Corey Spencer is a student of NYU's Literature and Creative Writing program.
Hailing originally from South Carolina he currently lives in Brooklyn, NY (USA)
with his girlfriend and his pitbull Hank. His work is forthcoming in Eunoia Review.
It Could Be Alright
to imagine I am not
the symbolic hand
that guides my self through
the gridlock of flesh-life.
After all, yesterday was
my 27th birthday and
I still cannot understand
the math behind fractals.
Yet I no longer think this makes the world
an algorithm of vultures
Circles inside circles inside circles...
It could be alright
because when I stand
between two mirrors
I see my self explode
into perpetual Corey Spencers.
Half of them turn their backs,
the others gaze back.
Sometimes, when I think of the perfect words
to sculpt a thought: bullet, skull, veteran, my mind
shatters, and there is no intellect left
to discern shadows. "Grandpa,"
was my first word and I had no idea
what it meant, but said it anyway. This is how
some get through life, by learning new things to say,
like "organization," and "paronomasia"
with only the vague sensation
of defeating some phantom. Now,
when I think of "Grandpa"
there is nothing but the lingering smoke
of things snubbed out
behind closed trailer doors,
wordless, alone, with one report.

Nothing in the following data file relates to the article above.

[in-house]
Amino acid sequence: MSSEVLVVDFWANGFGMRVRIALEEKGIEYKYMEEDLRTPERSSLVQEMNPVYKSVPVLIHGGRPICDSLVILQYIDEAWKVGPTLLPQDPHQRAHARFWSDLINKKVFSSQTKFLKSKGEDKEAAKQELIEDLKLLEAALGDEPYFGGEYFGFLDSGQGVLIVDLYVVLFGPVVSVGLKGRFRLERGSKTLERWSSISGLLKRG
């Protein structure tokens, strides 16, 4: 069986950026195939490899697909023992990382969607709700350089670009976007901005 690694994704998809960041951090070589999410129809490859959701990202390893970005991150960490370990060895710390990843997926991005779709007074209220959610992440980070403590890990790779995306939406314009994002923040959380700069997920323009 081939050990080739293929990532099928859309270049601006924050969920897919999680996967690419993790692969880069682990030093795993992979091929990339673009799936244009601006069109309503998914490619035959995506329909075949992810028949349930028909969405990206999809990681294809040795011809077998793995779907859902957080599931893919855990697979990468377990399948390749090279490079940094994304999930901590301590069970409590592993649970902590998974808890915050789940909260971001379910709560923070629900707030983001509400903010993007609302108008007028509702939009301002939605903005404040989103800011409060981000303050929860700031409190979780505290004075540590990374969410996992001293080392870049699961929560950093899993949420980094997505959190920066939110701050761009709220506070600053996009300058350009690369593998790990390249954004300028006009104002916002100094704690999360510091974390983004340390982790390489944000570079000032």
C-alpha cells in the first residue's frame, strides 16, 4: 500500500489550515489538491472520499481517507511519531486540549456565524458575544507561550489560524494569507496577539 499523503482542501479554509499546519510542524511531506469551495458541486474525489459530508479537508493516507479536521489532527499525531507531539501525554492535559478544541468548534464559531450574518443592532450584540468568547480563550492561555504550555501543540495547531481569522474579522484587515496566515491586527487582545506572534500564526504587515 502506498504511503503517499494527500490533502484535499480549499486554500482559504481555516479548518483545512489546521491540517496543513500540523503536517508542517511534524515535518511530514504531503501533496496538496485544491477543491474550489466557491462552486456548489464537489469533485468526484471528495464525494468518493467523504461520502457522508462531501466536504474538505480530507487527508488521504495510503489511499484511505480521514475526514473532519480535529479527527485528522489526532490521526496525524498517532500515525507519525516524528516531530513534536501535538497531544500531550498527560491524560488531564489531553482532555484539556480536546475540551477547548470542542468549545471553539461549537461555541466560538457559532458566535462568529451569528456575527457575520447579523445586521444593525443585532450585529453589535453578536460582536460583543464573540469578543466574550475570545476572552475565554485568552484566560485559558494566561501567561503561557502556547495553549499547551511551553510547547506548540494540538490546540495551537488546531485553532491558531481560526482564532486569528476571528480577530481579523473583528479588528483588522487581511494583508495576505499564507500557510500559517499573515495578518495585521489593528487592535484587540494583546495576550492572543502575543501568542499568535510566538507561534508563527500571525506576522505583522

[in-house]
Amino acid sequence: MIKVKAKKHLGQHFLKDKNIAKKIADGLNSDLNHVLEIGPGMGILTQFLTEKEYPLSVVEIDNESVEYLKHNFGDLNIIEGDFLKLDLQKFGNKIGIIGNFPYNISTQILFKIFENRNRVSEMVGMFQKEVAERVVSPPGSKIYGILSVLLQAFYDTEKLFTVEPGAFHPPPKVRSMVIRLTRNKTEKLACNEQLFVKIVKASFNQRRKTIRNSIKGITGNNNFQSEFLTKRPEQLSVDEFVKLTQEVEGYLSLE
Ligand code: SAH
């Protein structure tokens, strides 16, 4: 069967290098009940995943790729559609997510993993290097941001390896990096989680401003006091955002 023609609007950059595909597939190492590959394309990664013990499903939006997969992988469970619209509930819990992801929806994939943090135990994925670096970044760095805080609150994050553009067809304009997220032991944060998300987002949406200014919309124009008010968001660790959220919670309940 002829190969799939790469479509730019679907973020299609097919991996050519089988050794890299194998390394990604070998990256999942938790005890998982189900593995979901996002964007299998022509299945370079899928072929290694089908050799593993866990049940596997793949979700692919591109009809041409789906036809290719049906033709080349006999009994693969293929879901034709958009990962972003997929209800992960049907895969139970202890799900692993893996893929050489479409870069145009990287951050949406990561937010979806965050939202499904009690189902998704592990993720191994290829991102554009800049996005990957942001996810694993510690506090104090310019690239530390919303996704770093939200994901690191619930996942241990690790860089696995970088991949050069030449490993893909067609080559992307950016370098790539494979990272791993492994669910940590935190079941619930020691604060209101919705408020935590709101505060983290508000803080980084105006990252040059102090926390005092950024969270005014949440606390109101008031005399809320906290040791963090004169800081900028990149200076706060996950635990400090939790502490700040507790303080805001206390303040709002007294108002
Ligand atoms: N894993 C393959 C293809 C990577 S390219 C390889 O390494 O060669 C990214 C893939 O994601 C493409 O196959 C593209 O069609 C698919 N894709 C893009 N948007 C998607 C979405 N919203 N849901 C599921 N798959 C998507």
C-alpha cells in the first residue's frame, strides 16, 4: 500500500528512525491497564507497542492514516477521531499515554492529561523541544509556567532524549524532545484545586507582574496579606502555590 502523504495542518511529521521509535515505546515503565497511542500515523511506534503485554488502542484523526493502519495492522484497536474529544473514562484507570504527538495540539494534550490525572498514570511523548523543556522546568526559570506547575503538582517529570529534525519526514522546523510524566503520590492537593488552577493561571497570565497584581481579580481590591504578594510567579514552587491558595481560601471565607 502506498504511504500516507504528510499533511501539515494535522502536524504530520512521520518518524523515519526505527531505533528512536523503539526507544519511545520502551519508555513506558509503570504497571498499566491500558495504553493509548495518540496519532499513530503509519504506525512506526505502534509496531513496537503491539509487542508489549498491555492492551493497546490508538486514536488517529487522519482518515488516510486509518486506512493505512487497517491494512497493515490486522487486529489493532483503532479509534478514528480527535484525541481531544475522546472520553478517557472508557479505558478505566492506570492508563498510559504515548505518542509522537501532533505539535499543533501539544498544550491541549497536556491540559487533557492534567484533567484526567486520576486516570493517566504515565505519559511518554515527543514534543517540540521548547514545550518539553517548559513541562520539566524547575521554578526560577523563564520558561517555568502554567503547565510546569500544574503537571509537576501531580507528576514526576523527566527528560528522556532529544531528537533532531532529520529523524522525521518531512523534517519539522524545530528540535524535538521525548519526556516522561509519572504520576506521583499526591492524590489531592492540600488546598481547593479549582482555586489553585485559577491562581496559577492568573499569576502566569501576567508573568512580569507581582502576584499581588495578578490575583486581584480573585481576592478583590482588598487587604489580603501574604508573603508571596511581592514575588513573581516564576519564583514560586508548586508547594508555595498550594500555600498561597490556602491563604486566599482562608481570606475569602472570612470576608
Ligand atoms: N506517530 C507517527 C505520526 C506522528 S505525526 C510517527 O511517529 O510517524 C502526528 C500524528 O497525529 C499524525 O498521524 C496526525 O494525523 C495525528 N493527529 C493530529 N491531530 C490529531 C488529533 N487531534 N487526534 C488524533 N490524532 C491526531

A One-Night-Stand's Memory of Death Reminds Me of My Brother
When she told me about the cellophane,
I remembered the afternoon
he drowned ants with his pee,
swung a racquet at fireflies.
When we were young and hopeful,
people we loved had died,
so this was no big deal.
But now he wears a three piece suit,
is divorced, owns cats
and a big black car, has mastered confusion.
I grieve for the loss;
I don't quite know the right way
to feel betrayed. She wouldn't give me
her real name, laughed hard when I romanced
earnestly over the sunset...that was when
she told me as a child
she'd cellophaned a goldfish to a tree
to watch it go to heaven.
Daydreaming During A Sermon On Saint Peter
Whenever I think about the crucifixion
and how it couldn’t be that bad
compared to the rack or the iron maiden,
I immediately think about Mom
stabbing Dad in the ribs,
with her favorite bread knife,
and how, like Christ, that was
the least of his problems. That spring,
me and Him built decks out of dogwood
as a favor to the neighbors.
We weren't asking for donations
but would take them, graciously
to keep the roof over our heads, not quite
pretending to be bearers of good work.
He wasn't a real carpenter. I swear
every time he'd demand
a nail to pound into the pallet boards
he'd hammer his hand,
then throw the hammer and Goddamn
his own Dad for this curse
of son-hood. Me sitting quietly, offering
the box of nails...
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